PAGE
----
The proliferation of legal and normative standards regulating women’s rights in conflict has been accompanied by concerns about their efficacy. The article examines the activities of the CEDAW Committee and the UN Security Council and considers how synergies might be advanced. The article finds that, while the Security Council has unique authority over UN system activities, sanctions and peacekeeping, the CEDAW Committee – as a human rights treaty monitoring body – possesses the more effective system of state accountability and the more robust commitment to women’s equality and rights. The article proposes measures for the optimum interaction between both institutions in order to maximise overall accountability for women’s rights in conflict.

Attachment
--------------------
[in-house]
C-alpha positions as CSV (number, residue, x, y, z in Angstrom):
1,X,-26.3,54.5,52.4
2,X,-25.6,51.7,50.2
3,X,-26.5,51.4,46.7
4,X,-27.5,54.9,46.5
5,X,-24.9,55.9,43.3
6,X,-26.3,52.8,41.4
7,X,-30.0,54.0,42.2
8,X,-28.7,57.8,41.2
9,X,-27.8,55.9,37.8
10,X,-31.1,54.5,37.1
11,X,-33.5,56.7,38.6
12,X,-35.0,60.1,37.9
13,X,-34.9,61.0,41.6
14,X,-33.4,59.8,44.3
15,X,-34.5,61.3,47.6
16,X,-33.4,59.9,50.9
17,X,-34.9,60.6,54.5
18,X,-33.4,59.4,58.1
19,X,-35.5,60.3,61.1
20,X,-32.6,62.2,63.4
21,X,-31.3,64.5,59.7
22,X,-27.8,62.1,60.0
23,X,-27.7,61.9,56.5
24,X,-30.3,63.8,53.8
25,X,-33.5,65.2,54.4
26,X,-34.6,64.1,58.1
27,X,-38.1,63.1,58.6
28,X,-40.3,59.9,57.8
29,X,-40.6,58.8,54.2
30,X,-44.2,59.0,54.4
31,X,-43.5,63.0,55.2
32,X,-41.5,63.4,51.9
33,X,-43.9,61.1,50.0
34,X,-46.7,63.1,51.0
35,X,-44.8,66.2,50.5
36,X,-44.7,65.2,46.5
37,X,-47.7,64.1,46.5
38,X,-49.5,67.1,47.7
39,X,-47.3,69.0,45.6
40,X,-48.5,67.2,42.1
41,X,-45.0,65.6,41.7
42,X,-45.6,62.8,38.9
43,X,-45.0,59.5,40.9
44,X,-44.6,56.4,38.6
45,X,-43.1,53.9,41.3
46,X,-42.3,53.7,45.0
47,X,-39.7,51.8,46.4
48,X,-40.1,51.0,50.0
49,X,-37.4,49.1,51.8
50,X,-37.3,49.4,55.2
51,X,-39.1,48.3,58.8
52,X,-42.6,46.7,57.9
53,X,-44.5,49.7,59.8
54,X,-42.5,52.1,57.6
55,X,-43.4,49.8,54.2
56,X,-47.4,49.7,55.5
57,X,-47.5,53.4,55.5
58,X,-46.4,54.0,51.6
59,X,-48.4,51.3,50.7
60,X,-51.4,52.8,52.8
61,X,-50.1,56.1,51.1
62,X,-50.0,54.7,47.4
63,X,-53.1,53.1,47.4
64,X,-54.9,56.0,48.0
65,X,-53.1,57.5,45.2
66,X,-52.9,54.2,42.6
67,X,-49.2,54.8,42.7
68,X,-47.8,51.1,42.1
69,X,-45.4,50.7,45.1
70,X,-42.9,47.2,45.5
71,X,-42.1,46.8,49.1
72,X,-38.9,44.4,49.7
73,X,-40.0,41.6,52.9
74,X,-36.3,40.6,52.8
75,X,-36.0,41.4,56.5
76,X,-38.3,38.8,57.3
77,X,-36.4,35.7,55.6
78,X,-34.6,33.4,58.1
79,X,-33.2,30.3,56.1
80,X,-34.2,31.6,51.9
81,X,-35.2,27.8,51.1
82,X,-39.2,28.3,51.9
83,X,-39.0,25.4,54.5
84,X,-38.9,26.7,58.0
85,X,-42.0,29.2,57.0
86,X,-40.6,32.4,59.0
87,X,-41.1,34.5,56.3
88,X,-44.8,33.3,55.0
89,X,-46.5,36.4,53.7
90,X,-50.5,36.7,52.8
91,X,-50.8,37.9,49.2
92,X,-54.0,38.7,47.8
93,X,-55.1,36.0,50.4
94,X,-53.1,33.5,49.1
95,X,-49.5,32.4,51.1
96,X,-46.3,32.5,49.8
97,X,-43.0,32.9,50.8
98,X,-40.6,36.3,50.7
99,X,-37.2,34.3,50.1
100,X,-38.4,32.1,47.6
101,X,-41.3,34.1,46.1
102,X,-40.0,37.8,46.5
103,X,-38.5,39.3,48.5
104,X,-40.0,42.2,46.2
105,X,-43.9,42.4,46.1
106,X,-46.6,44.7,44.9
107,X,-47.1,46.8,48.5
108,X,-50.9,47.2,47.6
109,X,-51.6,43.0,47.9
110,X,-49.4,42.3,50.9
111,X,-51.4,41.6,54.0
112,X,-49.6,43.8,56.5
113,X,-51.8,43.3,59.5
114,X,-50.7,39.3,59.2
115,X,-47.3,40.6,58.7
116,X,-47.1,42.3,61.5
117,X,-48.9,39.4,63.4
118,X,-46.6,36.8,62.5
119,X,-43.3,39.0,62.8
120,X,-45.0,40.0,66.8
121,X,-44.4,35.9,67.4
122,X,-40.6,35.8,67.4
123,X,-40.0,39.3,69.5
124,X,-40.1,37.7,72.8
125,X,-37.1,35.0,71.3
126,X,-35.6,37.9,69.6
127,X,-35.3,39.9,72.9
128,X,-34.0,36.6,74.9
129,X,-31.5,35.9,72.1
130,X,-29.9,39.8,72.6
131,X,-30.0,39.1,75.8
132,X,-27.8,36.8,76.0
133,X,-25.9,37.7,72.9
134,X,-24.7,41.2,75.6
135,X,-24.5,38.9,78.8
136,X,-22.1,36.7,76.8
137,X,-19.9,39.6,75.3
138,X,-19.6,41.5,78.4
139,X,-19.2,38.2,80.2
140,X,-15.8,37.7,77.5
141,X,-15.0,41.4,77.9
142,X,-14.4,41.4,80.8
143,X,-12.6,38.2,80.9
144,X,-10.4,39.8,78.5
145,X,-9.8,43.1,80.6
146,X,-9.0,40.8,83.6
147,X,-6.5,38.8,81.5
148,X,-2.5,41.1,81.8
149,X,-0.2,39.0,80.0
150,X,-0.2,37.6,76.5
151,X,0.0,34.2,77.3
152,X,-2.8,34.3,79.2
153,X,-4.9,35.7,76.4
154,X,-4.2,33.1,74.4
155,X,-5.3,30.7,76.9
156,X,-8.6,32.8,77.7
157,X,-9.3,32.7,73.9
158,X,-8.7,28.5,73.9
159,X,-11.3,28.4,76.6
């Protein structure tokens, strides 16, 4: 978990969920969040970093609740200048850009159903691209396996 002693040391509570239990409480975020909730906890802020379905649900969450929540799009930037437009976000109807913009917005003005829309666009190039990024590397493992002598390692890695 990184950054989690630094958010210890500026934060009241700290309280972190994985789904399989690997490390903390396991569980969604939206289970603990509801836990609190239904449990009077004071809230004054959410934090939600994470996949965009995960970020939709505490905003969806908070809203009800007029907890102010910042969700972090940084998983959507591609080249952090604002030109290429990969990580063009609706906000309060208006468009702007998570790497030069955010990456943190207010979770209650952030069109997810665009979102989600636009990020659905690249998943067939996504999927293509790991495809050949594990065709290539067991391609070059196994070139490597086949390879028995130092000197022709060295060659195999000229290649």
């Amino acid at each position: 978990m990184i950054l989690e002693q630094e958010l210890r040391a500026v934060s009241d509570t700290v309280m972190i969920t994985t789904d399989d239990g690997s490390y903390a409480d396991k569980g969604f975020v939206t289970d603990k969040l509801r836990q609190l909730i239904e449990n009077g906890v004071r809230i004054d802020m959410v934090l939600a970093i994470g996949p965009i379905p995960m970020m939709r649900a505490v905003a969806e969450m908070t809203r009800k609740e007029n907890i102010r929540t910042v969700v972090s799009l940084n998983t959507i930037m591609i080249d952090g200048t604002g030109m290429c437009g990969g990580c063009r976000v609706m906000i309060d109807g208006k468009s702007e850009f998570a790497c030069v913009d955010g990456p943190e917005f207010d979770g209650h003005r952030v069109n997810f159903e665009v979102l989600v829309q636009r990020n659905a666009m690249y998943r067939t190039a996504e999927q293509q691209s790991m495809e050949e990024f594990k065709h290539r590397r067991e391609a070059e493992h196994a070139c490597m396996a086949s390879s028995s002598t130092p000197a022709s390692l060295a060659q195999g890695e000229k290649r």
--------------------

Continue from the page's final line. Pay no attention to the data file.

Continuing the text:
- armed conflict
- peace and security
- women’s rights
- United Nations Security Council